About ten years ago I had the honor to interview legendary race car driver, Mario Andretti. It was for a story in my book, How Fathers Change Lives.
Mario may be the greatest race car driver of all time. He is one of only two drivers in history to win races in Formula One, NASCAR, Indycar, and the World Sportscar Championship. He is also the only driver to be awarded United States Driver of the Year in three different decades.
Mario’s story is a tale of passion, risk… and No Plan B.
After living 7 years in an Italian refugee camp, Mario and his family were granted visas to enter the U.S. Filled with hope, leaving their meager belongings behind, they set sail for America aboard the Conte Biancamano.
On the morning of June 16, 1955, the boat pulled into New York Harbor. The Andretti family arrived with just $125 and spoke not a word of English. They traveled to Nazareth, Pennsylvania to live with Mario’s uncle.
Mario told me that a few days after arriving in Pennsylvania he and his twin brother, Aldo, were playing outside and heard the roar of car engines in the distance. “We looked at each other and BOOM, we bolted!” Mario recalls.
The boys discovered a racetrack less than a mile from their home. Every day they watched through holes in the fence, longing for the thrill, the speed. From that moment on, they had one focus – build their own car and start racing.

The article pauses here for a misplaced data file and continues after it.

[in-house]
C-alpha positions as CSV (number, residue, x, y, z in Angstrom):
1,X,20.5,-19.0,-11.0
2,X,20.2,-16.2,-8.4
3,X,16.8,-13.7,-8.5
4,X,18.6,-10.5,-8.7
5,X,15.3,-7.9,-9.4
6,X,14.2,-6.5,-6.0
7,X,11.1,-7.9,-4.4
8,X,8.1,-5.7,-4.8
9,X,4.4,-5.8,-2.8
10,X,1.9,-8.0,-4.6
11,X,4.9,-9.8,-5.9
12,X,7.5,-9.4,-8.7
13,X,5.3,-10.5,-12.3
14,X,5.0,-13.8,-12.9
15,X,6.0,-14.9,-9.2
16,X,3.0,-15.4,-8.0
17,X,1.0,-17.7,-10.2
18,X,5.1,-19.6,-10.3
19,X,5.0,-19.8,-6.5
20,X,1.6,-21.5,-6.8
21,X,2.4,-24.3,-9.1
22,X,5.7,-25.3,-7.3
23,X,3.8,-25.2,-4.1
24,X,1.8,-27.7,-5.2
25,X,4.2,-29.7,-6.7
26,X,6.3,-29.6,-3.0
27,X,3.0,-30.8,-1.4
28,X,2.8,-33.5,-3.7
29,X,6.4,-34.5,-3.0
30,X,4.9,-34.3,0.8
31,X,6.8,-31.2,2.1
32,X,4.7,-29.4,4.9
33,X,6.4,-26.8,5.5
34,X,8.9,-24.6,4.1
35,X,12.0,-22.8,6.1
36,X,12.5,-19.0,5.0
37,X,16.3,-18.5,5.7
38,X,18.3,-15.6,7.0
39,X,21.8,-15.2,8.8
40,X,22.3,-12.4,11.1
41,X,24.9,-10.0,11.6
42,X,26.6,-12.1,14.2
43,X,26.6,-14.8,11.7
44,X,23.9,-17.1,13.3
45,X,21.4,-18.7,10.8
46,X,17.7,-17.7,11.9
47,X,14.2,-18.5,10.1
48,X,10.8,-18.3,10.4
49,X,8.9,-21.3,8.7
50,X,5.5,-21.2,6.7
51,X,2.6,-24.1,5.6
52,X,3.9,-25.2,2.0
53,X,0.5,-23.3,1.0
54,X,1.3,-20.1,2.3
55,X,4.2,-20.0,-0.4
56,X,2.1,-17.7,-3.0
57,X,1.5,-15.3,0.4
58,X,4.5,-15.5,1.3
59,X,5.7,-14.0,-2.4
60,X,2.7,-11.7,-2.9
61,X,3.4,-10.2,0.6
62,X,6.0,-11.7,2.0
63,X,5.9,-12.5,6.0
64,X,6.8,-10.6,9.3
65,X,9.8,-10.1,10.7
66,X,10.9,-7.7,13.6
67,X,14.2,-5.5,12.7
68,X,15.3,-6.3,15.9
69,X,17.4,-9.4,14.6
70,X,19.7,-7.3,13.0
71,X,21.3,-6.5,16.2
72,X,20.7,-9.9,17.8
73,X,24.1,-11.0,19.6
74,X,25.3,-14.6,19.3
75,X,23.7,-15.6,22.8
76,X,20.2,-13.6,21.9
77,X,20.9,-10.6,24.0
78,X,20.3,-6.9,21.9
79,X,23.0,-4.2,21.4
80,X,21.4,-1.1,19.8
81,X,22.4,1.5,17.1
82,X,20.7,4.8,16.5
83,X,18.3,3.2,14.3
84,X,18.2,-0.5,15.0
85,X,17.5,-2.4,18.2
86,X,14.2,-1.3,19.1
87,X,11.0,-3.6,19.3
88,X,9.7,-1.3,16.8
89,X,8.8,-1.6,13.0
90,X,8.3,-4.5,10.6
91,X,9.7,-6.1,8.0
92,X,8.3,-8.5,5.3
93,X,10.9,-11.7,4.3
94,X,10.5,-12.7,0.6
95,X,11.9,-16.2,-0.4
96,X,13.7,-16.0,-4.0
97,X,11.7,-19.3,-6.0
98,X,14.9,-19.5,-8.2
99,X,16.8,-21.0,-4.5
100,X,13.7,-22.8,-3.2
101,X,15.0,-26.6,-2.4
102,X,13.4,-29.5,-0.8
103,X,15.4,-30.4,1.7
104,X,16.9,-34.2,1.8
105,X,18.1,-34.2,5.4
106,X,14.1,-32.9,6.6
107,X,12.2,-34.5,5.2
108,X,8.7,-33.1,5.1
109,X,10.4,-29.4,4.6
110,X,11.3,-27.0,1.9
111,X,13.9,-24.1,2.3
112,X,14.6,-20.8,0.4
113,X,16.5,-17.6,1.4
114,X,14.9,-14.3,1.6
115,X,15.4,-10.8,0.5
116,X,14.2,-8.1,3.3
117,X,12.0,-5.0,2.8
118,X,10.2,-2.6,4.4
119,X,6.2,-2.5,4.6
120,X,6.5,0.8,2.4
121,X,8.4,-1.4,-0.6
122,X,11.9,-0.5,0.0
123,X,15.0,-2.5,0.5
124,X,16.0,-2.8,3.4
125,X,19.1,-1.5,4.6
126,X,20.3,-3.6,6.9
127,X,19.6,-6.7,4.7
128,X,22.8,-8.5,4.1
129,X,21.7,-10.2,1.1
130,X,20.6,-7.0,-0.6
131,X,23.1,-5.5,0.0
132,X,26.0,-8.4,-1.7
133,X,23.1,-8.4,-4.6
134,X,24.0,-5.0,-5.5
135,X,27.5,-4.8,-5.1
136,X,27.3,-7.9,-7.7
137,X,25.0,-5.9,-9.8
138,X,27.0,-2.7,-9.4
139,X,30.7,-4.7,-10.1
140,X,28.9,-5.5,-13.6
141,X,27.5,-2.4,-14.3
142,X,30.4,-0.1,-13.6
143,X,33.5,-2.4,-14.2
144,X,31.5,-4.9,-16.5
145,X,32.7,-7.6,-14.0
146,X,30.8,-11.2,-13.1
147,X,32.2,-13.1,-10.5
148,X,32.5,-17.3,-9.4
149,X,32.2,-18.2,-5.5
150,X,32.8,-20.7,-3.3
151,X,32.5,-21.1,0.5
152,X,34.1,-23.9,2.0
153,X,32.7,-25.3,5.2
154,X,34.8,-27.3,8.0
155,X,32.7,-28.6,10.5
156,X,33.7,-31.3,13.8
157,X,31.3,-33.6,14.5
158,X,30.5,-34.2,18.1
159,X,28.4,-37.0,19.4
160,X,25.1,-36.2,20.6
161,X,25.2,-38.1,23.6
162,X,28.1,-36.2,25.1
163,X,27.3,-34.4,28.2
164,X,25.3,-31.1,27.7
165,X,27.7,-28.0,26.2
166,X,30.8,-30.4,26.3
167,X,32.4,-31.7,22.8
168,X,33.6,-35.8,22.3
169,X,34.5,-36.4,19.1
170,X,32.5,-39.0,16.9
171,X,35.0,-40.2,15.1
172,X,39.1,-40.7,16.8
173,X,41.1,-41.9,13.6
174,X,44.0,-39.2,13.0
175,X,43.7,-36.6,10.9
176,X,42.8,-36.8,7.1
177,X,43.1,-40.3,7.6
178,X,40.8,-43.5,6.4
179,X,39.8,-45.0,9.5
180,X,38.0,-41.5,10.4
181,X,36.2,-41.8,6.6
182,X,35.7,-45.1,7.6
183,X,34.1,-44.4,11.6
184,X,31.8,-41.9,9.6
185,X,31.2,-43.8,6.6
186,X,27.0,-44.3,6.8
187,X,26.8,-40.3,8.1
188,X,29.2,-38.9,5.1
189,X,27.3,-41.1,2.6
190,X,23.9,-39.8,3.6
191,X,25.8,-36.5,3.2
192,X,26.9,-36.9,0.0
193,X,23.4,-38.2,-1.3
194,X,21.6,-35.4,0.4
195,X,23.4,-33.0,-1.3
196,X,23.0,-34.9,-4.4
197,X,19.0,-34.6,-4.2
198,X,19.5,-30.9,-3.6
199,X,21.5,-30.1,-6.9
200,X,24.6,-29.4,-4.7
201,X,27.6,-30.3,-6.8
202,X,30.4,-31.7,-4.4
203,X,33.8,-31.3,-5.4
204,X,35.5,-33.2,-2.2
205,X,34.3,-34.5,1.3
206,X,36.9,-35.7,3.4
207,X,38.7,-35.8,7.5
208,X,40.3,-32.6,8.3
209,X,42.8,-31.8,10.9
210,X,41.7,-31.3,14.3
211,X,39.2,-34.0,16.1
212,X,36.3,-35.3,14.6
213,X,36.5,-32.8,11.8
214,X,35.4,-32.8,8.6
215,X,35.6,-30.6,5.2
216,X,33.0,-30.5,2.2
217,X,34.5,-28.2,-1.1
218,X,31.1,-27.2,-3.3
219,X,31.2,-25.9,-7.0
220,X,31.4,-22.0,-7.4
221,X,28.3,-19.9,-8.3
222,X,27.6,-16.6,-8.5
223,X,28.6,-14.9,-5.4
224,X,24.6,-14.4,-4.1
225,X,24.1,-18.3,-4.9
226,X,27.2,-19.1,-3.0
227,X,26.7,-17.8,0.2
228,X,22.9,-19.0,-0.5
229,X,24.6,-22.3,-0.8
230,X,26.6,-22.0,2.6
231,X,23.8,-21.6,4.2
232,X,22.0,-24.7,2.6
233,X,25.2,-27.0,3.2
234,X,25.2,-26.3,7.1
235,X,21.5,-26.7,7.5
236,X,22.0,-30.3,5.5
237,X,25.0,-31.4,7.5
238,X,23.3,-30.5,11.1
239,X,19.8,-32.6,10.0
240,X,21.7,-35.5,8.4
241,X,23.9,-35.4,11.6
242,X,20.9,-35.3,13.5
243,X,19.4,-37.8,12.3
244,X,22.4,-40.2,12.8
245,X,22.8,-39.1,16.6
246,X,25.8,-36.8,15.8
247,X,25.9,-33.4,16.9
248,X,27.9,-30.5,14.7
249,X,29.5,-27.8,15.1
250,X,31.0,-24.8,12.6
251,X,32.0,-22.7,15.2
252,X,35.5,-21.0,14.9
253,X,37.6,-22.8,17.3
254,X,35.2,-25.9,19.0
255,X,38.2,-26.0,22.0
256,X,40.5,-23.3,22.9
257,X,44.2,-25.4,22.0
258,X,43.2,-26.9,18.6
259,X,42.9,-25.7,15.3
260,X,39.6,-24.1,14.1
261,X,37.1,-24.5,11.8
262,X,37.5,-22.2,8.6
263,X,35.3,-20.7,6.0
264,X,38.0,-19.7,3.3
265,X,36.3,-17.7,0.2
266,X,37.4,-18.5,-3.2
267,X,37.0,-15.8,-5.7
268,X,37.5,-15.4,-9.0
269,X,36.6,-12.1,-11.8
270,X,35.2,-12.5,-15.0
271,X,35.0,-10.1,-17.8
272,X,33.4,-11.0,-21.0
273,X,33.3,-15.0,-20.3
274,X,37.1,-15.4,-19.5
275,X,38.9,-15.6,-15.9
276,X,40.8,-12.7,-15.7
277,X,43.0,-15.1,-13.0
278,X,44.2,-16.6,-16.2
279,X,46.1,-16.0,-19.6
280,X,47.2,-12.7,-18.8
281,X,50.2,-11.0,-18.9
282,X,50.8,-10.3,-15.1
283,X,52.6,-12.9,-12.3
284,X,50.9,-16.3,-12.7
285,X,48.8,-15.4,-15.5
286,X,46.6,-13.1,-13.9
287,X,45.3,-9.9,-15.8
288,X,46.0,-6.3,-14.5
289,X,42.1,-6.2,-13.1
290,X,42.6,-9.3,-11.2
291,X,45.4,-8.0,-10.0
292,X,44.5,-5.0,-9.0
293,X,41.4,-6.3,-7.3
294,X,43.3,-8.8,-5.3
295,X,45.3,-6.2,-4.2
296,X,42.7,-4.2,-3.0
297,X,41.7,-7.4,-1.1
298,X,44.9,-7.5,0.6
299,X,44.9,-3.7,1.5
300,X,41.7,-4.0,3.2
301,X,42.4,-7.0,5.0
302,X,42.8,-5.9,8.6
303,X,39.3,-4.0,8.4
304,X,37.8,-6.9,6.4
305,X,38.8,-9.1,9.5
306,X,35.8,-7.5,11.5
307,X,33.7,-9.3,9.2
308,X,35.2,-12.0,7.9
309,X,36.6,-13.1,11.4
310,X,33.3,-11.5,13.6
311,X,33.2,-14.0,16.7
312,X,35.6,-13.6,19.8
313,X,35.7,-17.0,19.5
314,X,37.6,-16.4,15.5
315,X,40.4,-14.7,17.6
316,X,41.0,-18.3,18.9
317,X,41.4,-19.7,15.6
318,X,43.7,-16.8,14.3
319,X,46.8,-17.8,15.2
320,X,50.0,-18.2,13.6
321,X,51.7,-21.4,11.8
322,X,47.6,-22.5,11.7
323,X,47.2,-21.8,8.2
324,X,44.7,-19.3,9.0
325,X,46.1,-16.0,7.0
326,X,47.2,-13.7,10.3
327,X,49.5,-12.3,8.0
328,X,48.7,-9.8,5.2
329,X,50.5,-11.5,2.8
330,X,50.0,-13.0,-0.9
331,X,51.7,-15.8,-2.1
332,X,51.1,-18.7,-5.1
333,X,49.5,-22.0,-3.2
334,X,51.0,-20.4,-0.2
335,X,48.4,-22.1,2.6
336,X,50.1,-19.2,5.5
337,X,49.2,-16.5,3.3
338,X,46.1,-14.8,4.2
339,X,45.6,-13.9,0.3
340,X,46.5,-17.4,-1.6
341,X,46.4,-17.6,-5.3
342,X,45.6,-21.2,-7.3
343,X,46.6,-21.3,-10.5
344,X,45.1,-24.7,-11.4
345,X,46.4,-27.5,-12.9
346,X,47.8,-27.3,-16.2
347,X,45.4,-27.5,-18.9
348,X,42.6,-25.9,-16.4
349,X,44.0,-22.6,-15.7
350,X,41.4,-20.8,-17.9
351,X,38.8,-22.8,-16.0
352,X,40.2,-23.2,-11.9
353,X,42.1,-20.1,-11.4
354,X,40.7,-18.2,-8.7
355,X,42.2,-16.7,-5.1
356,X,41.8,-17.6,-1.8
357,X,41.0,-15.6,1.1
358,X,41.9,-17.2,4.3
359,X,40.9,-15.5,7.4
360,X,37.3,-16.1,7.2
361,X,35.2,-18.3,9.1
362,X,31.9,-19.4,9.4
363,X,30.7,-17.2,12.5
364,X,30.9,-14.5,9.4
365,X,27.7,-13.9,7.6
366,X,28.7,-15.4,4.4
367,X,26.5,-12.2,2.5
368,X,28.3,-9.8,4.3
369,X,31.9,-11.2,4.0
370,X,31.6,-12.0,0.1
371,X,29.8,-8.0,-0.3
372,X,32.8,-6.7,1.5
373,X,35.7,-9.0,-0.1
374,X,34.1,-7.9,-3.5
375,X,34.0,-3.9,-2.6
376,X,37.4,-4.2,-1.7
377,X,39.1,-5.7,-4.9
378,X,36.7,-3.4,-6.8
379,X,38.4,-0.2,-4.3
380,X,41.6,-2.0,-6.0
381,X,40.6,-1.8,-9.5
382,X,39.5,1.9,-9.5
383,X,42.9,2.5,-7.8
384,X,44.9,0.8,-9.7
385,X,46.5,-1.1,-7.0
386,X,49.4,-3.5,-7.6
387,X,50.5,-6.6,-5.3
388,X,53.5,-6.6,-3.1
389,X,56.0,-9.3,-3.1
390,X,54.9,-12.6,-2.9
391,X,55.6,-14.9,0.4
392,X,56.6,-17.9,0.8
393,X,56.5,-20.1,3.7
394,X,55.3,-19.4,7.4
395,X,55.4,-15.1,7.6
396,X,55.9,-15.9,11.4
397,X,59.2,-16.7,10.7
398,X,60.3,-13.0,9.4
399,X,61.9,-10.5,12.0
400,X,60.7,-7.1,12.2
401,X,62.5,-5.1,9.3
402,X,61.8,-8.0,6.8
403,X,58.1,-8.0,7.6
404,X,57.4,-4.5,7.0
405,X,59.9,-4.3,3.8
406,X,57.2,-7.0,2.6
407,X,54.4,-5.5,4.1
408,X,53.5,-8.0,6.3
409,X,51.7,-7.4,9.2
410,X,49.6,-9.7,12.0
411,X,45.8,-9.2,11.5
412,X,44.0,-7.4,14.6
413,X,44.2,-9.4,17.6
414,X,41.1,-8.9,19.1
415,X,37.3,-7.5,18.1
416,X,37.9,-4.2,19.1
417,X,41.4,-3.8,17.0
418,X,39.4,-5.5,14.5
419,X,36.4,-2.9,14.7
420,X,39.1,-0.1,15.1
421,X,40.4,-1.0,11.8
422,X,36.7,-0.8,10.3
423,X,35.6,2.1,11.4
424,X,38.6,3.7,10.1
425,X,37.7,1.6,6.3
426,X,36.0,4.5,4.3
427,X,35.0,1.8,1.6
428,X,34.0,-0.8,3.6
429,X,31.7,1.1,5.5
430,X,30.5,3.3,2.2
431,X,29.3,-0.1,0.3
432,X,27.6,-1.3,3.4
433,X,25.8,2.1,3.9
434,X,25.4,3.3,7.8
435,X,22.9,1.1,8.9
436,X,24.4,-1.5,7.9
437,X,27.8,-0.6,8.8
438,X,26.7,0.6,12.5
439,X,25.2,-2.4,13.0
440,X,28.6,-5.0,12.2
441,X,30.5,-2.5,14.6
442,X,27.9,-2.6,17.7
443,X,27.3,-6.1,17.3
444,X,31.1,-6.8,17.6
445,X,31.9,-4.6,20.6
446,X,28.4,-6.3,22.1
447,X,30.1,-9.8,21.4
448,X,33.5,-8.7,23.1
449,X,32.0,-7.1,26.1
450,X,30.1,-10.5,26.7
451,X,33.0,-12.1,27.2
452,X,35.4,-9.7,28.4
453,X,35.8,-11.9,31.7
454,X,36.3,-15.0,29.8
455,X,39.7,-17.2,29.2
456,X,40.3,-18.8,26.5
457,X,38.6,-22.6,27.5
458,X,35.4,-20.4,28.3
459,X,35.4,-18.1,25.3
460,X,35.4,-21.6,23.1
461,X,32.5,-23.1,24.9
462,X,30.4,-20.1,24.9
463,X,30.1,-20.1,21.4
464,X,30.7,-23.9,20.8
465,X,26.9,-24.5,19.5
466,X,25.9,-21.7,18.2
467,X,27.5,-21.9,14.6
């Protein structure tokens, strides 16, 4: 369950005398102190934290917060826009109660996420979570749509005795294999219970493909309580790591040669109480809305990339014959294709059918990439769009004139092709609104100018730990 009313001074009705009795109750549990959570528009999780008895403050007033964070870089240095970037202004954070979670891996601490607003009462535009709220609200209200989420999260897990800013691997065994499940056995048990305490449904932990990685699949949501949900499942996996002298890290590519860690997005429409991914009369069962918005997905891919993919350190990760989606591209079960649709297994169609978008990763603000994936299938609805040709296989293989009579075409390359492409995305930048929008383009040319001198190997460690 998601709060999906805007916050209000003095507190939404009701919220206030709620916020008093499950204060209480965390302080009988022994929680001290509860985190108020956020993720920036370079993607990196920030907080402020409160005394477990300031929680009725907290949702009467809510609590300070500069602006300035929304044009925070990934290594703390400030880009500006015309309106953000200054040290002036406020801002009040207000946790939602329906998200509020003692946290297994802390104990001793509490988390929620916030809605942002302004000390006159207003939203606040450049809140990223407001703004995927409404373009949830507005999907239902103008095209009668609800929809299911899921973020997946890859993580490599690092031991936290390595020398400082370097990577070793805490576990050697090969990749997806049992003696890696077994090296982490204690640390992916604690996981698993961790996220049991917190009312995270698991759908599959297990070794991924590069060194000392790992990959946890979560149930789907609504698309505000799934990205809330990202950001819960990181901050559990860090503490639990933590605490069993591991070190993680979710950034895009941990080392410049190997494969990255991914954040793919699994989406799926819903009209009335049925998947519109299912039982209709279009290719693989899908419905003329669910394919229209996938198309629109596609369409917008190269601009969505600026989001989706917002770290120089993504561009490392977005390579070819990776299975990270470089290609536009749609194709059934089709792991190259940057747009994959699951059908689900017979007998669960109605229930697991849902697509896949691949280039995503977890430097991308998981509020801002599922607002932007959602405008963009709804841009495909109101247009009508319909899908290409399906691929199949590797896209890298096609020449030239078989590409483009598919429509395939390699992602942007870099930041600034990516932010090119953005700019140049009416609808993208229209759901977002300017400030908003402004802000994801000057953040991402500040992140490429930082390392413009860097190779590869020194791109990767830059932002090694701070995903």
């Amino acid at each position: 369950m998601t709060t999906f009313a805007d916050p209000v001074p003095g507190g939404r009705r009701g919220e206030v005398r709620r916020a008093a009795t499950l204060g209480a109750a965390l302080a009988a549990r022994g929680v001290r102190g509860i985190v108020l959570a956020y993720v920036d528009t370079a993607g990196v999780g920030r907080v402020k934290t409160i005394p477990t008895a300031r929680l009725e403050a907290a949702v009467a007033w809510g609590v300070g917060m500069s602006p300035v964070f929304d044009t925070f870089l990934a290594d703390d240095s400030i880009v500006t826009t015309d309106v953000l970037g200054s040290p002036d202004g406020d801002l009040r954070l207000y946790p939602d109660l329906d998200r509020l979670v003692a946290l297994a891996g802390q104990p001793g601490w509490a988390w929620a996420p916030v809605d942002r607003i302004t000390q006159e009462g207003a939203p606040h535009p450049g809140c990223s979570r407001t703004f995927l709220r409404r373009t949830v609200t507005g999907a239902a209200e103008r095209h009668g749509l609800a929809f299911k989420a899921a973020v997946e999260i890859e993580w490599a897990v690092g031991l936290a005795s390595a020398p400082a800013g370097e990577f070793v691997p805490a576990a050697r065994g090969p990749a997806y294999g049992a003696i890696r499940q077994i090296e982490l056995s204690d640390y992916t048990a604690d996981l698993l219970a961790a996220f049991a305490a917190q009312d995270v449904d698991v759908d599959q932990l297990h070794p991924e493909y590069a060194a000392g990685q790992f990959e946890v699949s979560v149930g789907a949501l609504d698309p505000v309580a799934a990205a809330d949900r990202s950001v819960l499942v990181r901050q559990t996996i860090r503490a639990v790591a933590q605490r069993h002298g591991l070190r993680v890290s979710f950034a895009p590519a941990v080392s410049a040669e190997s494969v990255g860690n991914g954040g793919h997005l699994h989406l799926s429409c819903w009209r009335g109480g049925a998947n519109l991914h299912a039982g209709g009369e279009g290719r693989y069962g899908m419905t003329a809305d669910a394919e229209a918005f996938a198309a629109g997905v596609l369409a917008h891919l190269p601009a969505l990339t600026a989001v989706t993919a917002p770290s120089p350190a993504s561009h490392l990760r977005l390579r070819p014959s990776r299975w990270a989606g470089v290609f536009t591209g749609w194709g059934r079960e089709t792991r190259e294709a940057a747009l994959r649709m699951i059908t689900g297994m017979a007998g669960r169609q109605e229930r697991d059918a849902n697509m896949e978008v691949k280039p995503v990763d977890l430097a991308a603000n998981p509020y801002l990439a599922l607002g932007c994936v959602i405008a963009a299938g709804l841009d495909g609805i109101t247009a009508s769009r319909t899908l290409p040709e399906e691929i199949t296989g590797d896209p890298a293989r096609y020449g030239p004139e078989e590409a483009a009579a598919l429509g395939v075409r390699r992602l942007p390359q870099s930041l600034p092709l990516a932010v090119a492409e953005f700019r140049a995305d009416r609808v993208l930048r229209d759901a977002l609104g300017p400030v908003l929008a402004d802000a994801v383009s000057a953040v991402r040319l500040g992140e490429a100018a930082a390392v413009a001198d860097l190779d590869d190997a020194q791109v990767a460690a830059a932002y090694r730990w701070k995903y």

Fortunately, their Uncle Louie managed a Sunoco garage in the town. The twins went to work for him to learn about building and fixing cars, while scrimping and saving to build their own. They eventually bought and modified a 1948 Hudson Hornet Sportsman. They were ready to race.
But the legal age for obtaining a racing license was 21. They were still too young.
Mario recalls, “At the gas station, we made a lot of friends, one being Les Young, the editor of a local newspaper. We pleaded, ‘Les, we need you to do a job on our licenses and fudge the dates to make us older.’ He worked his magic, and since there were no computers to check things back then, we started racing.”
When their dad (Gigi) discovered they were racing, he forbade it. They raced anyway.
When Mario’s brother was seriously injured he was warned not to race. He ignored it. They raced anyway.
When they lacked money for entry fees, tires or gas, they were urged to give up racing. They found ways to earn it… and raced anyway.
No matter the difficulty, Mario and his brother were committed to succeeding at racing. They never considered a Plan B. That, Mario told me, was the #1 key to their success.
My dad, Chubby, was much like Mario. He didn’t have a Plan B for anything, and he was successful at most everything. He just kept trying until he found a way.
Maybe the lesson is best expressed by Chris Gardner, who said:
“There is no plan B for your passion.”